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As developers propose to locate biotechnology labs in communities across Massachusetts, this resident guide seeks to provide answers to common questions and misconceptions, prepared by industry experts at MassBio.


What type of research is being conducted in these labs and is it safe for our community?

The federal government designates four levels of biolab safety. These levels are commonly referred to as BSL, ranging from BSL-1 to BSL-4. A vast majority of the current lab inventory and future lab development is BSL-1 or BSL-2.  Within these level labs, precautions are typically taken to protect research from humans rather than the other way around.


Are dangerous microorganisms or genetic material released into the water or air?

No. Biotech companies operate under strict federal, state, and local guidelines in handling hazardous materials. Any pathogenic, infectious, or otherwise hazardous microorganisms or genetic material is rendered harmless before being released into the environment.


Who monitors biotechnology companies to ensure they are in compliance?

Biotechnology companies are subject to a range of federal, state, and local regulation including local community representatives involved in the industry project reviews. Organizations include but are not limited to the Food and Drug Administration, Environmental Protection Agency, Drug Enforcement Agency, Department of Environmental Protection, Department of Public Health, Department of Public Safety, Board of Health, and other local municipal entities.

Are animals used in biotechnology research? How are they handled?

Animals, primarily rodents such as rats, are a necessary component of scientific research. The FDA requires animal research and testing on all drugs and medical devices before they are tested in humans. In handling animals, all companies are under the jurisdiction of the U.S. Department of Agriculture and are required to conform to the standards of the Animal Welfare Act.


What’s a biotech lab look like and does it fit into my community?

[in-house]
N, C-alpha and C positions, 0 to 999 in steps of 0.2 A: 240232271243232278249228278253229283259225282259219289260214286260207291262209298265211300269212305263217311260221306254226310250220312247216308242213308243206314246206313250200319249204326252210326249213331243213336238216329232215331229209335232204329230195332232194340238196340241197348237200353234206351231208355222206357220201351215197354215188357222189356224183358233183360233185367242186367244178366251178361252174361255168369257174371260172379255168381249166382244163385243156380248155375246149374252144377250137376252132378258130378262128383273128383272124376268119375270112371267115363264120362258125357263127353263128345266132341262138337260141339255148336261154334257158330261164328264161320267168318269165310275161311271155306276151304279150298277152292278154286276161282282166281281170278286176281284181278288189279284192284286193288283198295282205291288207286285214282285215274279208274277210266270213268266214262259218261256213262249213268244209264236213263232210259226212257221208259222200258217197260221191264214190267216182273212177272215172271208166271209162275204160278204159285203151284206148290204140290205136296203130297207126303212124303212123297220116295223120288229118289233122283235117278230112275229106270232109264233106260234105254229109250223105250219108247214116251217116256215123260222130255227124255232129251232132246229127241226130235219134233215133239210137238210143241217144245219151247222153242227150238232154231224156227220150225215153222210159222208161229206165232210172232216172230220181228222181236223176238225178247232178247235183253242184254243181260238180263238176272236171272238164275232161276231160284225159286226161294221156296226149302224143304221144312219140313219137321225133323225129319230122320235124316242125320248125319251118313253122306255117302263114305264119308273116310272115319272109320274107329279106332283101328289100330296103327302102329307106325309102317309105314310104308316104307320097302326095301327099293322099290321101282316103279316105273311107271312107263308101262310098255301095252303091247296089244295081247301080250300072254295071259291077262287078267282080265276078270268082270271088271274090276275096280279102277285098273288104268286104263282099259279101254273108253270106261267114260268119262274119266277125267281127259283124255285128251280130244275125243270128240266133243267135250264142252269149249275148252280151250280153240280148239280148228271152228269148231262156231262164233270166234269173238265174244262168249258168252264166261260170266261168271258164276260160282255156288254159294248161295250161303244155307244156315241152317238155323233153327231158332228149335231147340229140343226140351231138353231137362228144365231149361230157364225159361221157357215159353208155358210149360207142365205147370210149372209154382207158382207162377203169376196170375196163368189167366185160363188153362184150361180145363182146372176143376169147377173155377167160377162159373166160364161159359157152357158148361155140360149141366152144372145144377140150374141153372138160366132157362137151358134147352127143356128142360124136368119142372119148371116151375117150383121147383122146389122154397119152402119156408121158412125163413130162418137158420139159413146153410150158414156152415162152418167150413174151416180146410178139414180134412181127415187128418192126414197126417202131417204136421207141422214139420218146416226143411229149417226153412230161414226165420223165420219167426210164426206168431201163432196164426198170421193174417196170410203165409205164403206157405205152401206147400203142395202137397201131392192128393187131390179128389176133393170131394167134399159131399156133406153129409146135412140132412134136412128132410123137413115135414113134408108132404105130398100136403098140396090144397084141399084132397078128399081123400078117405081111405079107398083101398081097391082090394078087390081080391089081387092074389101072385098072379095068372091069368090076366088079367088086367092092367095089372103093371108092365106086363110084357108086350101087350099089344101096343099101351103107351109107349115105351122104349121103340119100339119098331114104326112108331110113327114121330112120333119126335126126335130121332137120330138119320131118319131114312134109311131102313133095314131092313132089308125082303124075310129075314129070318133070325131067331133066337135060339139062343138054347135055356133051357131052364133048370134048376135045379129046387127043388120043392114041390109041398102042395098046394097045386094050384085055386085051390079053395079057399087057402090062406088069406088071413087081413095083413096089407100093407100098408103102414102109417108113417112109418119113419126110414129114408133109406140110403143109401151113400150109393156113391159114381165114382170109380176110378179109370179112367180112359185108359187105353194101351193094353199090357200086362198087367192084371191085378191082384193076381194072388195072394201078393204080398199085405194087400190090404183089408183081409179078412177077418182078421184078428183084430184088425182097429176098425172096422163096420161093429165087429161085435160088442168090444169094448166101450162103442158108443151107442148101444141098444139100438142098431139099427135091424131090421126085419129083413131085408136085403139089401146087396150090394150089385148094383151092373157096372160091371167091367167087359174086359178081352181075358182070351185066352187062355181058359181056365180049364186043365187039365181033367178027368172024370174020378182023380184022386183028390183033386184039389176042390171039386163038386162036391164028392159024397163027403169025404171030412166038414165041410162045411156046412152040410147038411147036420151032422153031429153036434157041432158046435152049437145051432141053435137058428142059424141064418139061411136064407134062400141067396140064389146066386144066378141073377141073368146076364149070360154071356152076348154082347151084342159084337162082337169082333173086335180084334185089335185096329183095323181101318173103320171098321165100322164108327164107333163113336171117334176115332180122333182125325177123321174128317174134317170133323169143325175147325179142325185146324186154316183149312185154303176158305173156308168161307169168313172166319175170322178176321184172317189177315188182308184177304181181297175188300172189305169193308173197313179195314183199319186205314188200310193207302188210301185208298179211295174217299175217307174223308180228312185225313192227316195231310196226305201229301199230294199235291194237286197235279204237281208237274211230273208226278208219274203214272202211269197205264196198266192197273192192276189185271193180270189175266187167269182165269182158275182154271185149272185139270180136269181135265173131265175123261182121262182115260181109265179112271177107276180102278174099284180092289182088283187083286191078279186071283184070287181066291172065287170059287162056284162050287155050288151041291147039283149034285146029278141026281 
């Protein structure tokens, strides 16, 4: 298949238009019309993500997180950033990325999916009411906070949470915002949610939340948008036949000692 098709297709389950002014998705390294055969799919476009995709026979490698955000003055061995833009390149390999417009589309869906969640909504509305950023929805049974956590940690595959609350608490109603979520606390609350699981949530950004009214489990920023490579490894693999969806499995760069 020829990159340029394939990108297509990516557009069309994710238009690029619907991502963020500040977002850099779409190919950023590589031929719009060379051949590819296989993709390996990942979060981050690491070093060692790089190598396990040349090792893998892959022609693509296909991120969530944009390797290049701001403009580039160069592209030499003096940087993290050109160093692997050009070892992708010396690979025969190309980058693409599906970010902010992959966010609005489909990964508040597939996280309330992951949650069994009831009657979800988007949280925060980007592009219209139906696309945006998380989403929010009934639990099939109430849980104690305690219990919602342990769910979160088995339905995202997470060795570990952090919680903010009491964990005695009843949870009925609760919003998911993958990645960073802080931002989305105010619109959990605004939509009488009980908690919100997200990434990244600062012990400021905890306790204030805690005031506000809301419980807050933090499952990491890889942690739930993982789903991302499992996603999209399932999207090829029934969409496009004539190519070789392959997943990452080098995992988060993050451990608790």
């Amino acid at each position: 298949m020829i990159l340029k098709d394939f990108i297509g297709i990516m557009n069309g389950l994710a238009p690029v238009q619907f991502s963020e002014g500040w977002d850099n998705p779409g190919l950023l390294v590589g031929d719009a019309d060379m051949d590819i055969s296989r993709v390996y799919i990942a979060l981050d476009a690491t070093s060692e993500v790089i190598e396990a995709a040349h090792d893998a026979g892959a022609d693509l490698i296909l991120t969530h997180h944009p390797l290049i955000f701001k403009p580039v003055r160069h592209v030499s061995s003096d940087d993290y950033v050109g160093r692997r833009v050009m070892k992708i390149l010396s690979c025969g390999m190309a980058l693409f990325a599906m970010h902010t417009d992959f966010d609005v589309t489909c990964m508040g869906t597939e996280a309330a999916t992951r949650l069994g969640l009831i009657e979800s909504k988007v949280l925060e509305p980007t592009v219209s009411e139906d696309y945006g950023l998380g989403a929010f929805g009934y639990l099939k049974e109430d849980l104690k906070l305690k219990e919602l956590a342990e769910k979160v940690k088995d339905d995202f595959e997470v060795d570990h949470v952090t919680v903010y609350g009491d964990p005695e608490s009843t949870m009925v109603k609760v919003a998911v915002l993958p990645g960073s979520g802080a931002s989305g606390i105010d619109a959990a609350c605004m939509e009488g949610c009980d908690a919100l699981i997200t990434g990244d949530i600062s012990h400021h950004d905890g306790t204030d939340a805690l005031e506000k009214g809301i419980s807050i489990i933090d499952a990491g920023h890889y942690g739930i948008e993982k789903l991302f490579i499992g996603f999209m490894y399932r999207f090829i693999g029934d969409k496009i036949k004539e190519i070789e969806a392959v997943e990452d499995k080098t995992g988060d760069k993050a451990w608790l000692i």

Biotech labs across Massachusetts are housed in buildings that from the exterior appear very similar to office buildings. The major difference is these facilities require additional ventilation and heating & cooling equipment which is often located on the building’s roof.


How are biotech developments addressing climate change?

While some municipalities are adding carbon neutral mandates to new developments, much of the trend towards more environmentally friendly facilities is being led by industry.  As companies demand facilities that are better for the environment, developers are finding ways to provide them.  Industry is willing to pay more for these facilities as well.

Can people visit biotechnology companies to see what is going on?

Most companies welcome visitors at planned and controlled times and have programs with the local educational community to provide information and promote science education. In addition, Institutional Biosafety Committees, formed for those companies involved in recombinant DNA technology, include local representatives often chosen by the local Board of Health who visit companies on a regular basis.


What can my municipality do to ensure that companies are being safe?

One of the qualifications of the highest level of MassBio’s BioReady Communities is for a municipality to adopt the National Institute of Health’s (NIH) Recombinant DNA guidelines.  Within these guidelines are strict protocols for incident reporting and Biosafety Committee registration.

Why should my municipality want a biopharma presence?

The biopharma industry employs more than 100,000 individuals in Massachusetts.  These are good paying jobs (average salary in 2020 was more than $190,000) for workers that predominantly need to work on-site rather than from home.  The on-site nature of the work supports ancillary business in the communities that they are located.  Additionally, despite perceptions, the industry does not just employ those with 4-year or advanced degrees.


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What is MassBio?

MassBio’s mission is to advance Massachusetts’ leadership in the life sciences to grow the industry, add value to the healthcare system, and improve patient lives. MassBio represents the premier global life sciences and healthcare hub, with 1,500+ members dedicated to preventing, treating, and curing diseases through transformative science and technology that brings value and hope to patients. Founded in 1985, MassBio works to advance policy and promote education, while providing member programs, events, industry information, and services for the #1 life sciences cluster in the world. For more information on MassBio and the Commonwealth's life sciences industry, visit